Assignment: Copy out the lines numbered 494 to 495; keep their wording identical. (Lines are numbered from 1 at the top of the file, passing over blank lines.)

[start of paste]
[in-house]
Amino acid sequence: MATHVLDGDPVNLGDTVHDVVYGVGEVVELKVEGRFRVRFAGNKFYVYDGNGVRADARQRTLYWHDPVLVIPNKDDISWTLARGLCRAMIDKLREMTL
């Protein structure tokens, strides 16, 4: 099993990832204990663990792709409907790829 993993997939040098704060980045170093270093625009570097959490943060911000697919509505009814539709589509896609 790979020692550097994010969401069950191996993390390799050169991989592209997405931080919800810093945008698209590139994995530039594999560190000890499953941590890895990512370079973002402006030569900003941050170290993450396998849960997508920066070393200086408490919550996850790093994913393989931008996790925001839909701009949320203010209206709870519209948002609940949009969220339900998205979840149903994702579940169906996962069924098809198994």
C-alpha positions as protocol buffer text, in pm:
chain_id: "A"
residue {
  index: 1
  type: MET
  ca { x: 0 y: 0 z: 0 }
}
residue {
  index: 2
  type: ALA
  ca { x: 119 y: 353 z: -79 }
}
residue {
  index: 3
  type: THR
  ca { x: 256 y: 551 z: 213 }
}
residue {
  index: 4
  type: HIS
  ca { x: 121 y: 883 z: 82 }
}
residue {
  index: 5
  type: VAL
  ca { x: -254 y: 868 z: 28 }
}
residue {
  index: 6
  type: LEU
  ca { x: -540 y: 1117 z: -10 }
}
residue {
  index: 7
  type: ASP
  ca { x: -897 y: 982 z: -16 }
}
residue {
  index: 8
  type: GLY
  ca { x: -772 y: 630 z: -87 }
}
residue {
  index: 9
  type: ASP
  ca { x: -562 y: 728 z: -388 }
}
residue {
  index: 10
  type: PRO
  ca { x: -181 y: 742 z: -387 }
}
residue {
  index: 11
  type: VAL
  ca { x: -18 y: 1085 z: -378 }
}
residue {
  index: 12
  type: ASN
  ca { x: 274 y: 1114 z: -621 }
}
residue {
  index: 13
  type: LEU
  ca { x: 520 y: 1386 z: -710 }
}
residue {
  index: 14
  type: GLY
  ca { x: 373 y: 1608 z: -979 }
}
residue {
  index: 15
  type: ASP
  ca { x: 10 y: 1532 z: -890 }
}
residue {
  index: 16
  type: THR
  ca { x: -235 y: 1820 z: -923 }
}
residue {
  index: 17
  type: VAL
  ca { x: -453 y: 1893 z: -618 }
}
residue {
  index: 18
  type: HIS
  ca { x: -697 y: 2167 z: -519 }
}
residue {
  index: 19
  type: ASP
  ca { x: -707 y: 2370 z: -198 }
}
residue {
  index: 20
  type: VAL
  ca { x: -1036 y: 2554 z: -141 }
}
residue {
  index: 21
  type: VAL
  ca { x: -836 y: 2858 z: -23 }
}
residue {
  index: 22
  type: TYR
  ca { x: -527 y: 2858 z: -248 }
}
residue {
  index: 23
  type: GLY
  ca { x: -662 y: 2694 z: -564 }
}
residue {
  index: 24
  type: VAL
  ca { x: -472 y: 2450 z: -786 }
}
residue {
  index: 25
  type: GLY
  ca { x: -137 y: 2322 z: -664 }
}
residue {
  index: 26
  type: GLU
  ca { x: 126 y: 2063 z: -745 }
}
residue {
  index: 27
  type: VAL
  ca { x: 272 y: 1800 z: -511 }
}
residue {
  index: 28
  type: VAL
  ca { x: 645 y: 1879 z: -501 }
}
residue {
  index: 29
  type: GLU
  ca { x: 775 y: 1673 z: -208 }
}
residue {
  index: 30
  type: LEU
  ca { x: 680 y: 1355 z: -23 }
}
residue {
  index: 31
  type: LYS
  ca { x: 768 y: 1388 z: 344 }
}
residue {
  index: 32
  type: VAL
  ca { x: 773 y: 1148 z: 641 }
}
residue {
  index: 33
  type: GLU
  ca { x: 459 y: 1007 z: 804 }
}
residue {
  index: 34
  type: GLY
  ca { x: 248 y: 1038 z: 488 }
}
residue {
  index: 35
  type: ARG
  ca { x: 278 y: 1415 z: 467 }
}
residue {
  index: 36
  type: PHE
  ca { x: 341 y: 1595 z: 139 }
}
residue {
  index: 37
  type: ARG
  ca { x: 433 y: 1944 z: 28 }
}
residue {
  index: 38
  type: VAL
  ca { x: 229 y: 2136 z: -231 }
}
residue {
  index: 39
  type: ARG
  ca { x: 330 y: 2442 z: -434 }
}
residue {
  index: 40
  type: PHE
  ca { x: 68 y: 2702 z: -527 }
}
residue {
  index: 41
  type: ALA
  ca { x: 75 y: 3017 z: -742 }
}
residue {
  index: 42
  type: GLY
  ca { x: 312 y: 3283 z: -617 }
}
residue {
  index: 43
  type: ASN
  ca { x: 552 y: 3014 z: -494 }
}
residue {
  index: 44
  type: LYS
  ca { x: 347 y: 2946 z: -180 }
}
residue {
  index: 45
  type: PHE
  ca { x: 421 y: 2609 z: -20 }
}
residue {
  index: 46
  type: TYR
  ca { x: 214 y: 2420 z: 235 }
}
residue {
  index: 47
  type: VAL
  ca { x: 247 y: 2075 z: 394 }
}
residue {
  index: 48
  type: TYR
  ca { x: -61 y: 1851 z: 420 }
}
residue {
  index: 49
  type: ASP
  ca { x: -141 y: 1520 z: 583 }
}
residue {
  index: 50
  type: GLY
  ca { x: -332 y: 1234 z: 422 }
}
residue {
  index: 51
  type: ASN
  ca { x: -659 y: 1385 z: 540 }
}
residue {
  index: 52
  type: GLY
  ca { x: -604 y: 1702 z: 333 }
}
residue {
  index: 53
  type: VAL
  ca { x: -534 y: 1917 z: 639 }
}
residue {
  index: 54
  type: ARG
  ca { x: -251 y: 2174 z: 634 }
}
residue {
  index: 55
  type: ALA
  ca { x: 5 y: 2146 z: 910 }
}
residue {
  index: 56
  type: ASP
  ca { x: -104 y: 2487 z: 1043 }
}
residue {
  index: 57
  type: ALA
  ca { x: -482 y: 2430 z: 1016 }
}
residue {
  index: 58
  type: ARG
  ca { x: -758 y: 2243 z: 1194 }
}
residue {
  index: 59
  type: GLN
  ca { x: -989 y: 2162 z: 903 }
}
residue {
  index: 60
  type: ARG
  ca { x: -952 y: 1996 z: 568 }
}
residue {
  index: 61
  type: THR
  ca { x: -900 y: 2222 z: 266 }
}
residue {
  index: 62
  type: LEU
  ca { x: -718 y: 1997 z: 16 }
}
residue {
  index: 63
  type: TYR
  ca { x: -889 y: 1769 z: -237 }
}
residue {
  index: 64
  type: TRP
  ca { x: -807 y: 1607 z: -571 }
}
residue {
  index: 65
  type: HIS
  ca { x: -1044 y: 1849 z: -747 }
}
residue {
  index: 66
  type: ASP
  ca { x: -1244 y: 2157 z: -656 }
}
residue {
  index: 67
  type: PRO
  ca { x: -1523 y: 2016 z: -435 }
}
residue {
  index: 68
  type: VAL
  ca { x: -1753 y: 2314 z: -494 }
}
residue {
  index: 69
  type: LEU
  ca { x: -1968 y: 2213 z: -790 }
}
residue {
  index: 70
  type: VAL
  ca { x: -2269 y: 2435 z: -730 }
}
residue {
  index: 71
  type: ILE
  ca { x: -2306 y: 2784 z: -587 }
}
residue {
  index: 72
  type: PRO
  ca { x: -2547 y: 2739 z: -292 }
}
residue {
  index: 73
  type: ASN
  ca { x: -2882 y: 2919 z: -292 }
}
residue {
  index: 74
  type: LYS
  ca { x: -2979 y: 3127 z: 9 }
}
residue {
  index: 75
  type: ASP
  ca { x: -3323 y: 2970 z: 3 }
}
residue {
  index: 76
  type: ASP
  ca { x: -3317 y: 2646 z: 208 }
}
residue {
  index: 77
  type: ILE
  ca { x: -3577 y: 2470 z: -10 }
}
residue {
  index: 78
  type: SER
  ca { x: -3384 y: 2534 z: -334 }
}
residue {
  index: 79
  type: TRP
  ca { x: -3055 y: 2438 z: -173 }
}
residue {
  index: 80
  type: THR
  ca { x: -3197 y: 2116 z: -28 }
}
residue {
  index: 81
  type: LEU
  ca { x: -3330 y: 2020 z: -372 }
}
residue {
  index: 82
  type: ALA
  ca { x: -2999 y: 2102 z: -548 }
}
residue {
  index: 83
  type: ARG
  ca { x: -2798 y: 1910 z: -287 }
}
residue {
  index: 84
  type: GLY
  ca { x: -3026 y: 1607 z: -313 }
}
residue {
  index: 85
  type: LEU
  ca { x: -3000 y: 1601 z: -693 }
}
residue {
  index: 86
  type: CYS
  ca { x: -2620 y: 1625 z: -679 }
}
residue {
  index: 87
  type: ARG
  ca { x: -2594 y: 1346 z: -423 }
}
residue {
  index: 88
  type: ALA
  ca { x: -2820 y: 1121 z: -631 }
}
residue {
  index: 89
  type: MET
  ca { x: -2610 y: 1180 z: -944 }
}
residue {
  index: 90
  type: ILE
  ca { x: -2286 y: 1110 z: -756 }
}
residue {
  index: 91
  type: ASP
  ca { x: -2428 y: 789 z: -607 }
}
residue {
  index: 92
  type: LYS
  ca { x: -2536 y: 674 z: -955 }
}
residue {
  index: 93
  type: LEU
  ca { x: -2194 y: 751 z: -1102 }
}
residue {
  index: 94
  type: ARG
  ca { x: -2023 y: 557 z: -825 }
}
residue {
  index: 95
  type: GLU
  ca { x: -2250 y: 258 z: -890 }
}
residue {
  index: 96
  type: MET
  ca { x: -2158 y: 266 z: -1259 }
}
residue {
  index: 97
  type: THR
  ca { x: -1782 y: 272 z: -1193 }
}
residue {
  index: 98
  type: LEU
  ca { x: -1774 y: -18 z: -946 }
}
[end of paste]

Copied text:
  ca { x: -1774 y: -18 z: -946 }
}